[Presbyterian News Service] The Presbyterian Church (U.SA.) will continue its investment in fossil-fuel companies after overwhelmingly turning back an overture June 24 to begin divestment immediately. Instead, it will continue the process of selective, phased, divestment that begins with full corporate engagement. Bill Somplatsky-Jarman, the denomination’s associate for Mission Responsibility Through Investment (MRTI), told commissioners that divestment could well reduce Presbyterians’ ability to persuade energy companies to act in environmentally responsible ways – one of the purposes of MRTI.
“In the real world of corporate engagement, the more stock you own the more power you have,” Somplatsky-Jarman said. “You are treated much more seriously by companies that are skeptical of what you are asking for.”
By a 31-25 vote, the 222nd General Assembly (2016)’s Immigration and Environmental Issues Committee had recommended divestment. Commissioners wound up voting for a substitute, 460-91.
MRTI Chair Elizabeth (Terry) Dunning told commissioners that the committee’s corporate-engagement approach has been effective.
In recent years ConocoPhillips has reduced its carbon dioxide emissions by 6.8 million tons, she said, adding: “But for our engagement, that may well not have happened.”
MRTI member Joseph Kinard said corporate engagement has helped the PC(USA) establish partnerships with a broad range of institutions, including environmental and human- rights groups and other churches. “We get access to senior leaders and decision makers,” he said. “We believe categorical divestment will take away our leverage.”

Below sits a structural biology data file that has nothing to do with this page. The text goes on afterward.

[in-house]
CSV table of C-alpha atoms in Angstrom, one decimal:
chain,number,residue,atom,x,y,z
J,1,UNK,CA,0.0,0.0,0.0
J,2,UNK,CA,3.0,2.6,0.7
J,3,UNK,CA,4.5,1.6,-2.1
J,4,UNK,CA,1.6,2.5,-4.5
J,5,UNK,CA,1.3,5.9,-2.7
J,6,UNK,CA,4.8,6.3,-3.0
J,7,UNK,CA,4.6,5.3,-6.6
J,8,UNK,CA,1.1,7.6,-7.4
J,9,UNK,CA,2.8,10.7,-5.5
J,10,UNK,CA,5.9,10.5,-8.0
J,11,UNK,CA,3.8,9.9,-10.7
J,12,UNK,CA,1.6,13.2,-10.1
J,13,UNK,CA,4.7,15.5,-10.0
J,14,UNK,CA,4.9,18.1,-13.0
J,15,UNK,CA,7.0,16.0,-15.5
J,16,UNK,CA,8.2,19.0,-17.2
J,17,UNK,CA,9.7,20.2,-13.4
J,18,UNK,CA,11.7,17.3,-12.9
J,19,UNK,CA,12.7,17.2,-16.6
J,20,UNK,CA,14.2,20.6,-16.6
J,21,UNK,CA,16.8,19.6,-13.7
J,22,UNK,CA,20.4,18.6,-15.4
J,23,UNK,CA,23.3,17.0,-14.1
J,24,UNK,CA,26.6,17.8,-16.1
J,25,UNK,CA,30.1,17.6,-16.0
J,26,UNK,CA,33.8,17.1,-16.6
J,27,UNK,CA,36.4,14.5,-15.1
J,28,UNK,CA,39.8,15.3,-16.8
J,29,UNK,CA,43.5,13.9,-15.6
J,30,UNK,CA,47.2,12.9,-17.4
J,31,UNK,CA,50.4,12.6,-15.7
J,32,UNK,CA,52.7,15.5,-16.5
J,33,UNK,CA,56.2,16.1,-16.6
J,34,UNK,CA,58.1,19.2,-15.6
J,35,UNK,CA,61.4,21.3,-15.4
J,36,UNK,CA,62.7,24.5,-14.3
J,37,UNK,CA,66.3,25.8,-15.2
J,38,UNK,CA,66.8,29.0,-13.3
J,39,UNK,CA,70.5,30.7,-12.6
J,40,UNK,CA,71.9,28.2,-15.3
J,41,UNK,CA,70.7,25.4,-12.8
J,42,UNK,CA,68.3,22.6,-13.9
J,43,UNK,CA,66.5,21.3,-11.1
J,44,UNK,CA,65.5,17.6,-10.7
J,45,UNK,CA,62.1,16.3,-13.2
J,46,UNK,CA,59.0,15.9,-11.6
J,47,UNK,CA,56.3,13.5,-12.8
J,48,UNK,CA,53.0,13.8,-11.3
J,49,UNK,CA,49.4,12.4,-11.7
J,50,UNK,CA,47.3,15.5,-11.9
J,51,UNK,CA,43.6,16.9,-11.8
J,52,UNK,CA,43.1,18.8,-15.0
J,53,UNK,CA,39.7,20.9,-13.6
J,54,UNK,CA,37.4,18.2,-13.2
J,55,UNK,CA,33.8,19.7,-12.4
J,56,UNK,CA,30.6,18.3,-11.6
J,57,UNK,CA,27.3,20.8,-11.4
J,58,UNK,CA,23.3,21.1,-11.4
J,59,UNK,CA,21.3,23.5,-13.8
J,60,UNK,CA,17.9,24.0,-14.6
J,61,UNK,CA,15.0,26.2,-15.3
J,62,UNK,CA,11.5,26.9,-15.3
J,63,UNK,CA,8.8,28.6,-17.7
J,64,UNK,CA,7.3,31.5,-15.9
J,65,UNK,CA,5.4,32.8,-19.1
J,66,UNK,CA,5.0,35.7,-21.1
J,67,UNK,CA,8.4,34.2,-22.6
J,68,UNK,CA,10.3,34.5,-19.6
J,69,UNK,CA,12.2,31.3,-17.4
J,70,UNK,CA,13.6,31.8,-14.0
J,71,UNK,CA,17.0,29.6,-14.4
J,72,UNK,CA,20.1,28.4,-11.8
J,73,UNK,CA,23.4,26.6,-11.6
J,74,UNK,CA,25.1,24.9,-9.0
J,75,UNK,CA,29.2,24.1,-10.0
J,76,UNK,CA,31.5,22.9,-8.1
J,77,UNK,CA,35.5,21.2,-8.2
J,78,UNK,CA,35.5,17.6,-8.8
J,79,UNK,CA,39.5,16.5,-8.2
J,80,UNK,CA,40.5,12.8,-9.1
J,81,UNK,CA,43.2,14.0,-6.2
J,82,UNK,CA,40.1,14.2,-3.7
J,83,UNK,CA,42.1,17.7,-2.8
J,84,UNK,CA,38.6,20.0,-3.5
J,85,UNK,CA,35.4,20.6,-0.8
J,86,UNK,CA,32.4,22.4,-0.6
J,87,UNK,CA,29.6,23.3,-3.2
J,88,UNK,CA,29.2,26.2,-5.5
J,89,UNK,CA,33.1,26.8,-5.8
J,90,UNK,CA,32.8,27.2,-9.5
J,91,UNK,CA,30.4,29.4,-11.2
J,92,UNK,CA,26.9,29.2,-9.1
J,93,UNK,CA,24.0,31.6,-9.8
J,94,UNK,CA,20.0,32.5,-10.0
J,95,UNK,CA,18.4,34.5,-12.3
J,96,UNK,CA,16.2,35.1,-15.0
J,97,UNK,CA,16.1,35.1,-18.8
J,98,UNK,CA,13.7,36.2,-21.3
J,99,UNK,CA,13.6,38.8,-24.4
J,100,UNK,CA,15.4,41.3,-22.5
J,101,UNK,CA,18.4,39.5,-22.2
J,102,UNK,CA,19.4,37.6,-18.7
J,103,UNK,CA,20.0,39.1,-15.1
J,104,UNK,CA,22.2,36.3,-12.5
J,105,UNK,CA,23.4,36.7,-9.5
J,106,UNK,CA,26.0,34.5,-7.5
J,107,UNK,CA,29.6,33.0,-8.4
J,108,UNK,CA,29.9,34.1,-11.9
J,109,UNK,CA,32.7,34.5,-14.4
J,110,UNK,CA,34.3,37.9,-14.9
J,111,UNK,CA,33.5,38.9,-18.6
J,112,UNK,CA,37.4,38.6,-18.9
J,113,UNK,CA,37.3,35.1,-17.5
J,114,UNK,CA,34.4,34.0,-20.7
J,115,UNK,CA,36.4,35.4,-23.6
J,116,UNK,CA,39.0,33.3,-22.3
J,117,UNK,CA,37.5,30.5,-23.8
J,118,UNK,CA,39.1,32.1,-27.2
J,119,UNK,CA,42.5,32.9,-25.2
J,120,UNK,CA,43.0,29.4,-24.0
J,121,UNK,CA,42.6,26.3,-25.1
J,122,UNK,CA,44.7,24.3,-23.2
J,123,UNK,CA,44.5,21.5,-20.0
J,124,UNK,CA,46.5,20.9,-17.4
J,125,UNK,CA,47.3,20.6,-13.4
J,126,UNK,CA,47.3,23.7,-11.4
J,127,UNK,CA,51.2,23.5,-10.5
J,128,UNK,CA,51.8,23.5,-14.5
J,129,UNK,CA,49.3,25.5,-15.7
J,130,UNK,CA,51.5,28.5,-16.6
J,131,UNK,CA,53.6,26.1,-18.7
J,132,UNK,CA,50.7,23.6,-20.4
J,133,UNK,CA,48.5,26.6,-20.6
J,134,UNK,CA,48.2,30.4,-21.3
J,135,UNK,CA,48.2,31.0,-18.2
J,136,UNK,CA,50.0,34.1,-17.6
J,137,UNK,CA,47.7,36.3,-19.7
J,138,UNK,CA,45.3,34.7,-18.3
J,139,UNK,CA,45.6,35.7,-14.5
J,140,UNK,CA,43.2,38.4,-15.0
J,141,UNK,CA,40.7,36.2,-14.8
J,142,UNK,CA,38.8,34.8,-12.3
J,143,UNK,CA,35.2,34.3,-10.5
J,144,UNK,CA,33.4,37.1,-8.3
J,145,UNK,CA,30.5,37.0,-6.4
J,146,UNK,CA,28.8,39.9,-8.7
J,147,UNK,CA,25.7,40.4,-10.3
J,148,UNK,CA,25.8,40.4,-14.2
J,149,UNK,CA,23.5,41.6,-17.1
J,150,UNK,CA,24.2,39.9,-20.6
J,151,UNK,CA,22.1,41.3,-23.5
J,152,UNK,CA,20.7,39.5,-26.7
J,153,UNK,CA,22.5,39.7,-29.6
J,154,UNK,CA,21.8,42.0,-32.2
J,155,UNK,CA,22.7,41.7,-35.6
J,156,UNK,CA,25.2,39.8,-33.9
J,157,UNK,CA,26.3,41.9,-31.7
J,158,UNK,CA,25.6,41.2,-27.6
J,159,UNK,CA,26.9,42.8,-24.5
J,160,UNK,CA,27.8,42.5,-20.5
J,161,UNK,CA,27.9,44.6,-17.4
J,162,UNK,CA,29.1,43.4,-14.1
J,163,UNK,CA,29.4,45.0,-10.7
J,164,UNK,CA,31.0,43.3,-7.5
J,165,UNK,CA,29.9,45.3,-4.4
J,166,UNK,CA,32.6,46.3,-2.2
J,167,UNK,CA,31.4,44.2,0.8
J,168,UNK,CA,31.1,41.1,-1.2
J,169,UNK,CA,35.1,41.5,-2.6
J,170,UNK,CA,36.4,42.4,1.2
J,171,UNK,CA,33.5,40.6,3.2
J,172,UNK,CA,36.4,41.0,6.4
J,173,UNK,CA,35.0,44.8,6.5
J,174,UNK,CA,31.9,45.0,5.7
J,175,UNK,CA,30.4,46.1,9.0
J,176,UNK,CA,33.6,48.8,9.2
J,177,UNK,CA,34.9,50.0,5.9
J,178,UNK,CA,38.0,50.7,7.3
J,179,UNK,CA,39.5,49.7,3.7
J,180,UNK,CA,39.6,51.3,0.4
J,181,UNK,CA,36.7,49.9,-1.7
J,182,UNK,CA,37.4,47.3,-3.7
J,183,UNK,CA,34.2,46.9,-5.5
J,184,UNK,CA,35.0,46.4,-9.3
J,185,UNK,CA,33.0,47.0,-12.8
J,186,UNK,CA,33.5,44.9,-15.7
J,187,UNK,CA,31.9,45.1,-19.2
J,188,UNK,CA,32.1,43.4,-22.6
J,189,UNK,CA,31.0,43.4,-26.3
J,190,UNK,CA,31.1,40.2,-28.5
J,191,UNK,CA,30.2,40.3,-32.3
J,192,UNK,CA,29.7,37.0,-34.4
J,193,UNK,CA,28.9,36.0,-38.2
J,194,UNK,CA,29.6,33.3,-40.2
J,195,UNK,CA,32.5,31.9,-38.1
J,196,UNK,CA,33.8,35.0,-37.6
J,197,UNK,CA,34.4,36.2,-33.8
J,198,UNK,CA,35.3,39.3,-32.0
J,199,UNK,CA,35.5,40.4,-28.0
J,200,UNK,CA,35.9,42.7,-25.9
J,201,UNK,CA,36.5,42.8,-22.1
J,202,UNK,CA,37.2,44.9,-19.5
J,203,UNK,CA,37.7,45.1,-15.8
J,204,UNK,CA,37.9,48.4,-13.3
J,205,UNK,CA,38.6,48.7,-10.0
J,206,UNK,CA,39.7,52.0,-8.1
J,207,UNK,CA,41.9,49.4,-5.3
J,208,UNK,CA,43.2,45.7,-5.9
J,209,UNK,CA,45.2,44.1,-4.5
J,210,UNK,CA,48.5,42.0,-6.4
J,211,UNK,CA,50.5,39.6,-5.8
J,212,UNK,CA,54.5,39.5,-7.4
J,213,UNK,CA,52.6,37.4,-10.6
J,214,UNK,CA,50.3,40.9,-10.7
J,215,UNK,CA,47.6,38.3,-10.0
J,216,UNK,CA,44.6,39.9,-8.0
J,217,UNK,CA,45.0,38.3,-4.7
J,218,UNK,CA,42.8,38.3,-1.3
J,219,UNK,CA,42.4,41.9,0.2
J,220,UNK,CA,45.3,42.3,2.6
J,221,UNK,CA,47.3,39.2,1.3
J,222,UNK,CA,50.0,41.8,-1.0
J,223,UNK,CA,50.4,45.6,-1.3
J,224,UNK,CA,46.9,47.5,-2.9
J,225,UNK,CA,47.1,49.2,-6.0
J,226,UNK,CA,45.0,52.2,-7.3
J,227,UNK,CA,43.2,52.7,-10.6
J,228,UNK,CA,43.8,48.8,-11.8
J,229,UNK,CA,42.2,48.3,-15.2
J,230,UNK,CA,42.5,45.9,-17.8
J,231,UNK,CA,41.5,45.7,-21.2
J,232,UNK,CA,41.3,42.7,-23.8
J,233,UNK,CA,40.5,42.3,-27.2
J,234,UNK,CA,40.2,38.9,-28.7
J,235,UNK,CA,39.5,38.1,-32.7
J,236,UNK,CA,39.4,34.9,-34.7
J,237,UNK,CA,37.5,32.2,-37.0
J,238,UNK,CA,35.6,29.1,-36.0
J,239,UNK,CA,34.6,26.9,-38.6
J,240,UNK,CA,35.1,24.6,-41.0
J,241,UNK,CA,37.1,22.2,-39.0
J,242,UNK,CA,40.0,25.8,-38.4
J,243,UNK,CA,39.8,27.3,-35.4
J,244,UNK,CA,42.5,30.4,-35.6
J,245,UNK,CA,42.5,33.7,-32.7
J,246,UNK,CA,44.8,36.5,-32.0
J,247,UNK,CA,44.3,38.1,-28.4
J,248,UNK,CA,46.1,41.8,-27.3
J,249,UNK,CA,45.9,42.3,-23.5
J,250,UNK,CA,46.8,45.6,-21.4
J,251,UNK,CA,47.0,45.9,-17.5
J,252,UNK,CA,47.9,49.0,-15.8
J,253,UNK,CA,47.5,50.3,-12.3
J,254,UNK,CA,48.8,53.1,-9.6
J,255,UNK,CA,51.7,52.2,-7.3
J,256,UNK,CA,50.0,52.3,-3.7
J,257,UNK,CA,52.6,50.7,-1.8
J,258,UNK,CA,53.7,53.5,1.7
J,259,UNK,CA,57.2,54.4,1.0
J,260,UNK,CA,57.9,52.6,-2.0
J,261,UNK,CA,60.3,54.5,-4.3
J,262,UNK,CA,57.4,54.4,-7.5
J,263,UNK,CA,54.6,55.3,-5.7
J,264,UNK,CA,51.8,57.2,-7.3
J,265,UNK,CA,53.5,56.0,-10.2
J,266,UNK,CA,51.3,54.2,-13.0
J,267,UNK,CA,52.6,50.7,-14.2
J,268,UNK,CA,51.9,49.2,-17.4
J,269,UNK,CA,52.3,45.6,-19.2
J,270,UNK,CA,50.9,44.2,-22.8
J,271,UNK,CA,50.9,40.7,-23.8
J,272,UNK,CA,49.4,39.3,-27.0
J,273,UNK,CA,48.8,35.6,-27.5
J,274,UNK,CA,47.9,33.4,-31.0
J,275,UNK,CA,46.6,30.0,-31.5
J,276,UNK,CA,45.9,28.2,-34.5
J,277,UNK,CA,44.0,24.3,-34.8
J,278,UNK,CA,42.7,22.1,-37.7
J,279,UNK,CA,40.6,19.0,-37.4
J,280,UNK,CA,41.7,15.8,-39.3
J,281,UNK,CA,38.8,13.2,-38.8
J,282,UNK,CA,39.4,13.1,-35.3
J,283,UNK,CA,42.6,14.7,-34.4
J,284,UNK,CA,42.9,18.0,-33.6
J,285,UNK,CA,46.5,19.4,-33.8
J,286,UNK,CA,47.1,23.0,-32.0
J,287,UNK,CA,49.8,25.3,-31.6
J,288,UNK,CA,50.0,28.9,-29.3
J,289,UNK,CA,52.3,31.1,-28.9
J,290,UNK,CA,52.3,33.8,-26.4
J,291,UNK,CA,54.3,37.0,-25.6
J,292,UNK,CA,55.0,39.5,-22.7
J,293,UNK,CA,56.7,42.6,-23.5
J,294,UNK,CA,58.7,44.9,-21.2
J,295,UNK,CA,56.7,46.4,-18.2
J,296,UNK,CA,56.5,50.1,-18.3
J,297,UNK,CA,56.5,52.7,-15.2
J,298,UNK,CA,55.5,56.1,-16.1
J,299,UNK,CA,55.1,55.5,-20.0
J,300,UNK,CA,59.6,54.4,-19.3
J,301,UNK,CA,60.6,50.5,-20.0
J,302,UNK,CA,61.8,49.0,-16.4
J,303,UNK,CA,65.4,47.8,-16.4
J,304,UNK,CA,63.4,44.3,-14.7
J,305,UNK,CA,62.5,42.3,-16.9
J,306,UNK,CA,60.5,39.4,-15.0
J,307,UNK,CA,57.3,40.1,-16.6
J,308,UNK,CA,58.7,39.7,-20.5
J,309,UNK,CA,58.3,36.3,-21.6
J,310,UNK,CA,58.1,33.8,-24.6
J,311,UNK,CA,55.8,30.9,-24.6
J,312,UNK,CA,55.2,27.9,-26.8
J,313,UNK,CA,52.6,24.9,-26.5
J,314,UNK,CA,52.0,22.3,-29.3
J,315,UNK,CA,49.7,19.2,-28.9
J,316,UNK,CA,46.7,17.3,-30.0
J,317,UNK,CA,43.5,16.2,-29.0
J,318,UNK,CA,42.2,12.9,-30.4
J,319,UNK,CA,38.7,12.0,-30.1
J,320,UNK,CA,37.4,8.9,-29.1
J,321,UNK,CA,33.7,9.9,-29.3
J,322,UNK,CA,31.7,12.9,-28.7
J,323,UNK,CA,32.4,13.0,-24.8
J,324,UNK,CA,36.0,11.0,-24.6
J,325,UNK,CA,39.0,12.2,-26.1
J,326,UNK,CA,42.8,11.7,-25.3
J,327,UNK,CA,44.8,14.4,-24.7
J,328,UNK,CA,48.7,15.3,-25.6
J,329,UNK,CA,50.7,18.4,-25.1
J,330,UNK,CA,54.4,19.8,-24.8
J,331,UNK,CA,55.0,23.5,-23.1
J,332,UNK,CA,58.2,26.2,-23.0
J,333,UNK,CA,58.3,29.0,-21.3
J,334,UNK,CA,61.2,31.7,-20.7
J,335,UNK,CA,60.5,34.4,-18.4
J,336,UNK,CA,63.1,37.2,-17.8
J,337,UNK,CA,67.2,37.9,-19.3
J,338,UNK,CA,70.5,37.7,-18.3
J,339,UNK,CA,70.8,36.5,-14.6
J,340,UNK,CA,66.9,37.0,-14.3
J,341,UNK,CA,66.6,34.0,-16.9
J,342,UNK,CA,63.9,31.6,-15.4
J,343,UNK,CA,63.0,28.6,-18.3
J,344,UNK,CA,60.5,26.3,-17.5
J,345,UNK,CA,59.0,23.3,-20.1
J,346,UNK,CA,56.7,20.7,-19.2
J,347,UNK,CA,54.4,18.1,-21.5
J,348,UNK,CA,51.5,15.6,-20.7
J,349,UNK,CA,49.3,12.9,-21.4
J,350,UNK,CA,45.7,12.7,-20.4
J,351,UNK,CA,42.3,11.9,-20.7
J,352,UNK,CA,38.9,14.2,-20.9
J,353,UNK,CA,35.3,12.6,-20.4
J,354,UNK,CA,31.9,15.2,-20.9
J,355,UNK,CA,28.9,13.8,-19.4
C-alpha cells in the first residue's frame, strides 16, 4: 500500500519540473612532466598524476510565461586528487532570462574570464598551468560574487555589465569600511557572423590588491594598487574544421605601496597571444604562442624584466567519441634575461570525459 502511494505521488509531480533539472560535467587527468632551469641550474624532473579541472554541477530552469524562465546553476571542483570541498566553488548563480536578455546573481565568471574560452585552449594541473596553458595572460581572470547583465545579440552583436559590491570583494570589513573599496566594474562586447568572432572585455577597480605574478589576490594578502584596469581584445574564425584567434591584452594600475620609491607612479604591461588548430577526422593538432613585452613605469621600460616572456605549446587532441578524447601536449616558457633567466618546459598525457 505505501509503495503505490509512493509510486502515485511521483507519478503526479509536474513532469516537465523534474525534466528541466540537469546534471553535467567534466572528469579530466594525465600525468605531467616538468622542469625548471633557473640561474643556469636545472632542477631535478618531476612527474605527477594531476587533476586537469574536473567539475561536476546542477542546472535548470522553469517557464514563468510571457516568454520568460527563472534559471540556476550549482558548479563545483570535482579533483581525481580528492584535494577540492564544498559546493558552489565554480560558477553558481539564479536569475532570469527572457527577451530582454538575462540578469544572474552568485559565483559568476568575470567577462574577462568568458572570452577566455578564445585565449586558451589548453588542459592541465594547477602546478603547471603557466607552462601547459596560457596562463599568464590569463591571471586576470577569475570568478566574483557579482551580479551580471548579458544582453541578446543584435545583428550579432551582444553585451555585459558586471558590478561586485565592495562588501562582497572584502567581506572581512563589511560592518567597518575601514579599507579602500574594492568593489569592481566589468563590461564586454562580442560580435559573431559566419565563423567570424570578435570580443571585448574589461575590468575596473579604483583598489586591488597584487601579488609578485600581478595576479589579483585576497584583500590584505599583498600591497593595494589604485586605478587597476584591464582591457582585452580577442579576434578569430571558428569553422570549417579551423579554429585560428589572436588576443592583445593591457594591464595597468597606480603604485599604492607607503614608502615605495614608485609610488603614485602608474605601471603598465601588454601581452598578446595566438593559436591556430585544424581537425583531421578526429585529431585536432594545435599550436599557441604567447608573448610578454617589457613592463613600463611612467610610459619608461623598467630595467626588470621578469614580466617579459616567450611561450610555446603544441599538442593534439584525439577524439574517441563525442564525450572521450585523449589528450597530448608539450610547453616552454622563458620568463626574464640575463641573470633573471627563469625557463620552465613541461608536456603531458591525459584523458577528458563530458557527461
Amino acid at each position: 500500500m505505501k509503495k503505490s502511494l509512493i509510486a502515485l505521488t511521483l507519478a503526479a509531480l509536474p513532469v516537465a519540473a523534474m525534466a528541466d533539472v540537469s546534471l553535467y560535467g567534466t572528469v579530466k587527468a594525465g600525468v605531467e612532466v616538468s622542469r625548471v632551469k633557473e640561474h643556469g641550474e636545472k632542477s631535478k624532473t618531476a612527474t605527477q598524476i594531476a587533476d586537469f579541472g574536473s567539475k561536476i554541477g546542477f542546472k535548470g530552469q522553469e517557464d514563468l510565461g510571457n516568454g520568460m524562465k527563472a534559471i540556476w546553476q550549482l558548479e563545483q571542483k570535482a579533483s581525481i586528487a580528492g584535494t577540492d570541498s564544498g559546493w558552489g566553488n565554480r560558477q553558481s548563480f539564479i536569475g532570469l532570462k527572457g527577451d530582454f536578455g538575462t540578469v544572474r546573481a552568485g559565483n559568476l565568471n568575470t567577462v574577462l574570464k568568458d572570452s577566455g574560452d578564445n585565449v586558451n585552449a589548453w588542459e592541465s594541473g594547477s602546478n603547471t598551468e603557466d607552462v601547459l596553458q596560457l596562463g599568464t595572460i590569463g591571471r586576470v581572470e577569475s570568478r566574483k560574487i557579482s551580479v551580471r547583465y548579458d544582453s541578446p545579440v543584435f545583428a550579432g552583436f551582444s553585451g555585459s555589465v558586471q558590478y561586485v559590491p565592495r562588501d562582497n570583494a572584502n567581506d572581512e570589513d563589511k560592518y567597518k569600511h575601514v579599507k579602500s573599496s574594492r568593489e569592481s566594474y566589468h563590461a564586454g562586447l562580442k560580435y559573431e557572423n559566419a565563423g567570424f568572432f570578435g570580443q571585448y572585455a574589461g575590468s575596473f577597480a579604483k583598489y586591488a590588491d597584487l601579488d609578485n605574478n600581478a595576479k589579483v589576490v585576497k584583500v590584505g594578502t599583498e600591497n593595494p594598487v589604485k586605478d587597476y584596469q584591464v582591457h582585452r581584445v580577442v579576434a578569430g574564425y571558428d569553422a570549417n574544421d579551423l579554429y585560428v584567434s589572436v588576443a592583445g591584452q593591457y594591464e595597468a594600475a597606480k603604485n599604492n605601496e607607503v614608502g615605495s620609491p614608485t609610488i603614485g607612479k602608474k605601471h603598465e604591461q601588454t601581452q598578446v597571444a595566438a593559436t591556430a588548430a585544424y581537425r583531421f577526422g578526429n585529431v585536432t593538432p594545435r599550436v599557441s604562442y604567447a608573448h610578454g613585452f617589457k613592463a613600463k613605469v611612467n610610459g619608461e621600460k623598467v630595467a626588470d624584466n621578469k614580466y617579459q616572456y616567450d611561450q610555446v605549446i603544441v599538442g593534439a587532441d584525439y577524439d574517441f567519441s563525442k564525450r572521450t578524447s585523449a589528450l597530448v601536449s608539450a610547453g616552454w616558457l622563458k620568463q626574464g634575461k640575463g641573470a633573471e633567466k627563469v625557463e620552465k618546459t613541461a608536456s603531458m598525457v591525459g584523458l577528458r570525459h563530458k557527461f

Divesting, said David Green of Presbytery of New Covenant, who helped bring forward the minority report for selective divestment (the one the assembly endorsed), said divestment would be “perceived as vilifying people who have worked hard in the energy sector,” including roughnecks, pipefitters, electricians, truck drivers and mechanics. “We have a pastoral responsibility to care for and love all God’s children,” he said.
His partner in bringing forward the minority report, Max Reddick of the Presbytery of East Tennessee, said its supporters were asking the assembly “to speak with a voice both prophetic and pastoral, one that speaks with accountability and welcome.”
Supporters of divestment argued that more immediate action was required.
“Why do so many of our habits perpetrate our addiction to fossil fuels?” asked Sarah Cleeland of the Presbytery of Giddings-Lovejoy.
Under an amendment approved by Susan Sytsma Bratt of Grace Presbytery, MRTI must report back to the 223rd General Assembly in 2018 with recommendations, possibly including divestment if significant changes in corporate practices are not being implemented.
More on assembly actions on the overtures presented by the Immigration and Environmental Issues Committe is here.